and effort he put into sharing his experience, so that others may gain
strength to do what they need to do when they
Sep 26, 2010 rated it it was amazing
There is no axe to grind here. His research is impeccable and so compelling that I couldn't help but come to the same conclusions. My feelings about spirituality in general, religion and my belief in what God might be, have all been shifted. Amazing, truthful, insightful!! I think EVERYONE should read this book
Jul 22, 2010 rated it it was amazing

Very easy read. Read it in 2 sittings. His quotes were fabulous. I really appreciated all the topics he covered and explained why it is that we do the things we do as mormons. A must read for any Mormon. A very sincere book.
Jul 06, 2014 rated it it was amazing
I really enjoyed reading this book. There was a lot of information that I didn't know of (being a member for most of my life) that would have helped seal my conviction that I was correct in doubting this religion. The book is not hateful, but direct and calm in telling facts about the religion and the various holes in it. It is frankly a relief to find out that I am not alone in questioning the motives behind the vagueness of the Mormon religion. There are many things held back from members and ...more
Jun 09, 2013 rated it really liked it
The calm, thorough mind of an engineer set to the problem of Mormonism.

Lamborn shares the largely undisputed, though often hidden, facts that tug at the unlikely validity of Mormonism and Joseph Smith as a prophet until there's little left. And yet, there's no lingering scent of "anti", and very little animosity (minus, perhaps, the last chapter and a few other points). He comes across as an honest, true believer trying to square what he's been taught with his perceptions of reality.

The book do
May 31, 2014 rated it really liked it
I thought Lyndon's book was fantastic. Not only does it depict his story of questioning the church's history, but also of his excommunication and from the LDS church. It's thought provoking and clearly illustrates the church's short comings. His experience helped me and other members of my family leave the church and find acceptance in a new community with people with similar thoughts.
Nov 04, 2012 rated it liked it
Exposé on Mormonism from his standpoint. I can relate in many ways, and it is very well researched. It was a little negative tho.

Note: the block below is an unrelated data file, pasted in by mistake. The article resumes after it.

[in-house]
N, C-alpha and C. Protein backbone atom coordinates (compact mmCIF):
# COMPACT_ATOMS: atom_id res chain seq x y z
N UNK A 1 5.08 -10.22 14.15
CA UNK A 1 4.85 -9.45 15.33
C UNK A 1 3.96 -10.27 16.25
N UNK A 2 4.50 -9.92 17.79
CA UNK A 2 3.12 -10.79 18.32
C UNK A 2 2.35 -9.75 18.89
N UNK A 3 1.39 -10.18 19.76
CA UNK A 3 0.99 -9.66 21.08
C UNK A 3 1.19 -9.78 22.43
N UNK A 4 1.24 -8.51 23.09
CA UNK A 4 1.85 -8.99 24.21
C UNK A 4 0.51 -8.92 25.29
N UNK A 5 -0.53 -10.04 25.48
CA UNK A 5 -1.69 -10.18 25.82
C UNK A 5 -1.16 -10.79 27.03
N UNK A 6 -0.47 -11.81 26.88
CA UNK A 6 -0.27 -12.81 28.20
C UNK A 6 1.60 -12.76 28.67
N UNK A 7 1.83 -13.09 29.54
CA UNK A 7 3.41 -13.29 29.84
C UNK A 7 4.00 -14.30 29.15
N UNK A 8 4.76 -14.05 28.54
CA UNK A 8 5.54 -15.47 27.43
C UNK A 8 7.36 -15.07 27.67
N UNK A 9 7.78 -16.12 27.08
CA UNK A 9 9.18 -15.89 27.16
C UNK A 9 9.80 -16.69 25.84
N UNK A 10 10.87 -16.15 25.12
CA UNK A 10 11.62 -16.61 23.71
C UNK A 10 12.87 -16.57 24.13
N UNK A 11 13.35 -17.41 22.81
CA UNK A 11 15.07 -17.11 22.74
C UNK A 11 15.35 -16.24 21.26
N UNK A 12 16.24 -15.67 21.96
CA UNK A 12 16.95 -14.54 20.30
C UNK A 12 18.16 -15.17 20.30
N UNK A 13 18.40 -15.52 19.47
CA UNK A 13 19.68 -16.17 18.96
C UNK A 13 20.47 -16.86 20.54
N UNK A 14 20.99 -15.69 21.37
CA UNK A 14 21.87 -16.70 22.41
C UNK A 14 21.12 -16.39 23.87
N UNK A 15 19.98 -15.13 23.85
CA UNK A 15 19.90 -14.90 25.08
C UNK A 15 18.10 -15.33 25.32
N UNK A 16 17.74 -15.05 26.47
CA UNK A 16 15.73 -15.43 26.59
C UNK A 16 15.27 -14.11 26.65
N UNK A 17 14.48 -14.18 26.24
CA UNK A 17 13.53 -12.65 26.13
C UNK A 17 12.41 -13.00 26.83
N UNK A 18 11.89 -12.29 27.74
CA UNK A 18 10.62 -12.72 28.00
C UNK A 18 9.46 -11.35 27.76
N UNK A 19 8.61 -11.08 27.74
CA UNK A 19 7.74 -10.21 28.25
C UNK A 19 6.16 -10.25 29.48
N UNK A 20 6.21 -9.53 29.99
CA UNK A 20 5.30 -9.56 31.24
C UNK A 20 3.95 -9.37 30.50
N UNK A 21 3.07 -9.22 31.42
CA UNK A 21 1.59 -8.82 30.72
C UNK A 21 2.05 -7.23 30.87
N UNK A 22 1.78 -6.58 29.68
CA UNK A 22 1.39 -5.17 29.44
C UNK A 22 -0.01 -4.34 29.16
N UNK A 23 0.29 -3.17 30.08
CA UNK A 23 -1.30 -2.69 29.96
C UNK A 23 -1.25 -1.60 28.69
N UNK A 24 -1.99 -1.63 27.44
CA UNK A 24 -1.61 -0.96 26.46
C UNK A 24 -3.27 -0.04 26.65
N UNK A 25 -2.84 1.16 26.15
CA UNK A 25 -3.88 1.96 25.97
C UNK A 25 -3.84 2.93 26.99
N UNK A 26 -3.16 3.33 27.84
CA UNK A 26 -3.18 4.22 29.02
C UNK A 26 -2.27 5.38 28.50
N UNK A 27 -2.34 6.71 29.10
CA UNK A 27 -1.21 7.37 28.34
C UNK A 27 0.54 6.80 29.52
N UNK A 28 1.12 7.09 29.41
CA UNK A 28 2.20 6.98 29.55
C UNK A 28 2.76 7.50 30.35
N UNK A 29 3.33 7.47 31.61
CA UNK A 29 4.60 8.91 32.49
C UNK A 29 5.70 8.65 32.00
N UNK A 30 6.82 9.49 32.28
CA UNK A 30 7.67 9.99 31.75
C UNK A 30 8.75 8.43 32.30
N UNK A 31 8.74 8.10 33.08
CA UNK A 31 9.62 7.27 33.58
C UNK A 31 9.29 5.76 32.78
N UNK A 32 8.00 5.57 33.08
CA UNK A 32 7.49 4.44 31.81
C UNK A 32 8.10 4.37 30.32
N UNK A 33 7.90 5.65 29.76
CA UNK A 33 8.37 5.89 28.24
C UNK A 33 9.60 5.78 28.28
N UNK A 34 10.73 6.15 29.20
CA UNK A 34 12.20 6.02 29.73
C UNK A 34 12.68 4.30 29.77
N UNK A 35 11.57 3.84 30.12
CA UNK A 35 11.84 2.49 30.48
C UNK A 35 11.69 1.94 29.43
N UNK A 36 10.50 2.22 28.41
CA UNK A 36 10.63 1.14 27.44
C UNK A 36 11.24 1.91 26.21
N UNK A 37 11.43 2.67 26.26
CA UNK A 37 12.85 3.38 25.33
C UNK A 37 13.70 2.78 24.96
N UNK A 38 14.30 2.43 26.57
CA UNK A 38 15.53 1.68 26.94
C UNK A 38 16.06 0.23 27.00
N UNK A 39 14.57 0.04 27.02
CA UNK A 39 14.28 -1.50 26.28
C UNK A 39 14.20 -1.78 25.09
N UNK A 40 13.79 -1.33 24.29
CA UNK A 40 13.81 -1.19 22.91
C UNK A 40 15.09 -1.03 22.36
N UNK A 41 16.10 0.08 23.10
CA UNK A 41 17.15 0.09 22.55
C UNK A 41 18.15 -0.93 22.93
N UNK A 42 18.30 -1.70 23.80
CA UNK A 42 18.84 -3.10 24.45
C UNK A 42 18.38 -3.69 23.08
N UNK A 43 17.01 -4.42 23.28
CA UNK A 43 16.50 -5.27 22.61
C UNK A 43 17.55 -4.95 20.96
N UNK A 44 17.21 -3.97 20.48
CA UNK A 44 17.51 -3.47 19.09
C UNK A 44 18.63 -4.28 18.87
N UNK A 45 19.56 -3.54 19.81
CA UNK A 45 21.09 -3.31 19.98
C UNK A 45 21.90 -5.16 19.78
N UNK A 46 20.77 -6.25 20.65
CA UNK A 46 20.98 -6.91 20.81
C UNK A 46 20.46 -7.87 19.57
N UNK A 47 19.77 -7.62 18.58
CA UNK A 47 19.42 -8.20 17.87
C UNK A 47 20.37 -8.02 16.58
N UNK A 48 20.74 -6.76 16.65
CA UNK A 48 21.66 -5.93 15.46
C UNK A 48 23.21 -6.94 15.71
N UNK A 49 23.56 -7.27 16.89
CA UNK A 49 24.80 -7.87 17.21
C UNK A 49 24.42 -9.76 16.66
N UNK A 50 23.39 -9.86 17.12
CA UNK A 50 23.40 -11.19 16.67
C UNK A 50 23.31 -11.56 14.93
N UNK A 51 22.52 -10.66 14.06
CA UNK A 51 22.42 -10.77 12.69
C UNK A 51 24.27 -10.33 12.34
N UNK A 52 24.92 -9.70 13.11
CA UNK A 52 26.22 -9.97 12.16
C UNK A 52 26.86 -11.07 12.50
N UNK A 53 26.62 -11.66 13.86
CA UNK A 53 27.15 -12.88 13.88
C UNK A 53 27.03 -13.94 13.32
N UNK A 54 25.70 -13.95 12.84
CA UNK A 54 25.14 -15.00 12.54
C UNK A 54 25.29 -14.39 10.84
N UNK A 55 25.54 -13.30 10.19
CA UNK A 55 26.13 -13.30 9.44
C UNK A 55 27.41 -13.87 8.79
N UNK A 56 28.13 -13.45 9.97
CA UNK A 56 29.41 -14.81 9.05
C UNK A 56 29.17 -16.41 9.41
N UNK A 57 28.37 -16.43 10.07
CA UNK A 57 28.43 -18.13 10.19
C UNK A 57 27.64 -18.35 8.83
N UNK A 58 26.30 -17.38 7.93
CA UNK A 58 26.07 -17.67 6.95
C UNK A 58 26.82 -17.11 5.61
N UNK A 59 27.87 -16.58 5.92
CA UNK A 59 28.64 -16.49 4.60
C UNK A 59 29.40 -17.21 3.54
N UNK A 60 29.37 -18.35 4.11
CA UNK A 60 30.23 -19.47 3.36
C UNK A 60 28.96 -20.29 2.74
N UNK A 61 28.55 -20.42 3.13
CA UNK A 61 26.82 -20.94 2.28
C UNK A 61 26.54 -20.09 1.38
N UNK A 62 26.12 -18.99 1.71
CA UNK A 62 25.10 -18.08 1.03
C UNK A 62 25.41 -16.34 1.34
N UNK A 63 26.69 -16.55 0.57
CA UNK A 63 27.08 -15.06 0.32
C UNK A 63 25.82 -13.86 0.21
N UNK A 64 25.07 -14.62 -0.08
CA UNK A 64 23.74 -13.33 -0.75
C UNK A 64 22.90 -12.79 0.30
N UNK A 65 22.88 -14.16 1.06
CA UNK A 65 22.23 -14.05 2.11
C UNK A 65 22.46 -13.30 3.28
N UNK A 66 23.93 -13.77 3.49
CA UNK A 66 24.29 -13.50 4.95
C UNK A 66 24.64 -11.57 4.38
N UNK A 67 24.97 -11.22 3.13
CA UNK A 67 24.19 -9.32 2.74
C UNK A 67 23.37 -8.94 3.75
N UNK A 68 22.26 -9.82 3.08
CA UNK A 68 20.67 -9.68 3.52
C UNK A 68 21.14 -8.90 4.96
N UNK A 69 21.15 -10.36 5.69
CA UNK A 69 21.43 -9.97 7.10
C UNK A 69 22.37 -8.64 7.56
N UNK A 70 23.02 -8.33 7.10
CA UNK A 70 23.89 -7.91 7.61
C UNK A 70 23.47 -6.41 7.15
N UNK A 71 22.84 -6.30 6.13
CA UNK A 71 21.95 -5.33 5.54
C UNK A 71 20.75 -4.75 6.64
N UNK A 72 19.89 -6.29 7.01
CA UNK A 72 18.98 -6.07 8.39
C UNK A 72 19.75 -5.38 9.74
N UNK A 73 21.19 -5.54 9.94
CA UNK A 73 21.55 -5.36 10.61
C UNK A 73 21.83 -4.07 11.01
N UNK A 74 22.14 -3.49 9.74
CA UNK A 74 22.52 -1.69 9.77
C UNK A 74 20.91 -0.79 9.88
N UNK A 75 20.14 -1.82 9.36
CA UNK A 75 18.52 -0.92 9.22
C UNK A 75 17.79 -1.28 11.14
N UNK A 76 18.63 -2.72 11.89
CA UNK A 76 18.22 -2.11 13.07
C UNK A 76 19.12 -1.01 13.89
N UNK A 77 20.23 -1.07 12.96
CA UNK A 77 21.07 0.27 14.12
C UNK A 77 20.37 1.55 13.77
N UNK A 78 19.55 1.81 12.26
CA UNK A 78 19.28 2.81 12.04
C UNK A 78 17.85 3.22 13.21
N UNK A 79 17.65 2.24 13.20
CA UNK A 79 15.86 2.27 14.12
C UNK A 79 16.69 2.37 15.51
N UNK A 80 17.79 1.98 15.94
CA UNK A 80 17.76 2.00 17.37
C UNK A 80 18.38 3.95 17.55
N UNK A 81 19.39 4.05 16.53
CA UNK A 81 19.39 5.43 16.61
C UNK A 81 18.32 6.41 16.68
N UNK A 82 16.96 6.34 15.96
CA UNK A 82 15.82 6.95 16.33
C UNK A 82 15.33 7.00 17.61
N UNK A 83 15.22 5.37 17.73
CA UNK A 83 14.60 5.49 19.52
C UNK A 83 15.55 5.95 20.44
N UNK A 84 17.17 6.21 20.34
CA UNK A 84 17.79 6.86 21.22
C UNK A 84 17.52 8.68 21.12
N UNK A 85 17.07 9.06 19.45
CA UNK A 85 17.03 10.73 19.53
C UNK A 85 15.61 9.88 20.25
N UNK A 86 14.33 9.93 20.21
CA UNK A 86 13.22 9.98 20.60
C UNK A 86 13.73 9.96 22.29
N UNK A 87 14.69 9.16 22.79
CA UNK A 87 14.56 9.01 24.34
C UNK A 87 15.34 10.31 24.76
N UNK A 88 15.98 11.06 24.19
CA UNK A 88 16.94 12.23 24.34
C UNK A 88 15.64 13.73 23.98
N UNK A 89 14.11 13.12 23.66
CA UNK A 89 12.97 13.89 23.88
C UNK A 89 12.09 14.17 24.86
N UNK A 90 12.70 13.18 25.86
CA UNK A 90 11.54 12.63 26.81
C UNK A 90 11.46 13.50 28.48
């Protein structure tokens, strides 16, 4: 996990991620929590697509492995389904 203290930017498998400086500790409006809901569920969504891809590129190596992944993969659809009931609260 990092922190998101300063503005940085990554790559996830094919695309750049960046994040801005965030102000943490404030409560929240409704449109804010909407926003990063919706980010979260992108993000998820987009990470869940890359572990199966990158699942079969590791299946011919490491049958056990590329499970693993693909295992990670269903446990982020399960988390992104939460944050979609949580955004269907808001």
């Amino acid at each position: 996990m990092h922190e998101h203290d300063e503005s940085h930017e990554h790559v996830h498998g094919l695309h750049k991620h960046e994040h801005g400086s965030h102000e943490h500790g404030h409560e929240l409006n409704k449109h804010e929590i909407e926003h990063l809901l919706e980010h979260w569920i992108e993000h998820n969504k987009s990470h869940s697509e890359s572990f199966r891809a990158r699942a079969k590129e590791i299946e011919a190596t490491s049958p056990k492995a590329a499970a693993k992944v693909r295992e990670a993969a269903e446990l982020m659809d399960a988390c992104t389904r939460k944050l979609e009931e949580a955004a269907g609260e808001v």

Steven Shirley
rated it really liked it
Jul 29, 2012
rated it really liked it
Jun 02, 2010
Michael S Stevens
rated it really liked it
Jul 23, 2014
rated it liked it
Sep 13, 2014
rated it it was amazing
Jun 04, 2016
rated it it was ok
Mar 16, 2012
rated it liked it
Mar 03, 2011
rated it it was amazing
Oct 17, 2010
rated it liked it
Feb 15, 2016
Jim Stith
rated it it was amazing
Jul 22, 2015
Kim Haussler
rated it it was amazing
Jul 08, 2015
rated it it was amazing
Jan 04, 2016
rated it it was ok
Nov 27, 2015
rated it liked it
Apr 07, 2010
Jeff Straka
rated it it was amazing
Jun 13, 2014
« previous 1 3 4 next »
There are no discussion topics on this book yet. Be the first to start one »
Lamborn was a lifelong church member, perennial Priesthood leader, and a former full-time missionary for the LDS church. He is of pioneer stock heritage, with polygamists on both sides of the family tree. Married for 28 years and father of three, Lamborn is employed as an aerospace engineer and professor of mathematics.
More about Lyndon Lamborn...

Share This Book

“What typically happens when an individual is reviewing evidence that might disagree or contradict the initial idea or belief is the ‘makes sense – STOP’ perfunctory analysis syndrome. The person begins reviewing the information, focuses on a single topic or tenet, finds a way to discount it or explain it away and then immediately concludes that all the information can be explained away or dismissed in a similar manner, and going through each and every fact is a waste of time. The impatience felt by the investigator is a manifestation of the confirmation bias. Many cannot overcome it and fall victim to the ‘makes sense – stop’ perfunctory analysis syndrome.” 1 likes
“Many people carry the misconception that each mind control organization has an evil designer and mastermind that founded it, to serve the sinister purposes of the mastermind. This is not the case. Strong mind control organizations are a product of evolution, survival of the fittest, and trial and error.” 0 likes
More quotes…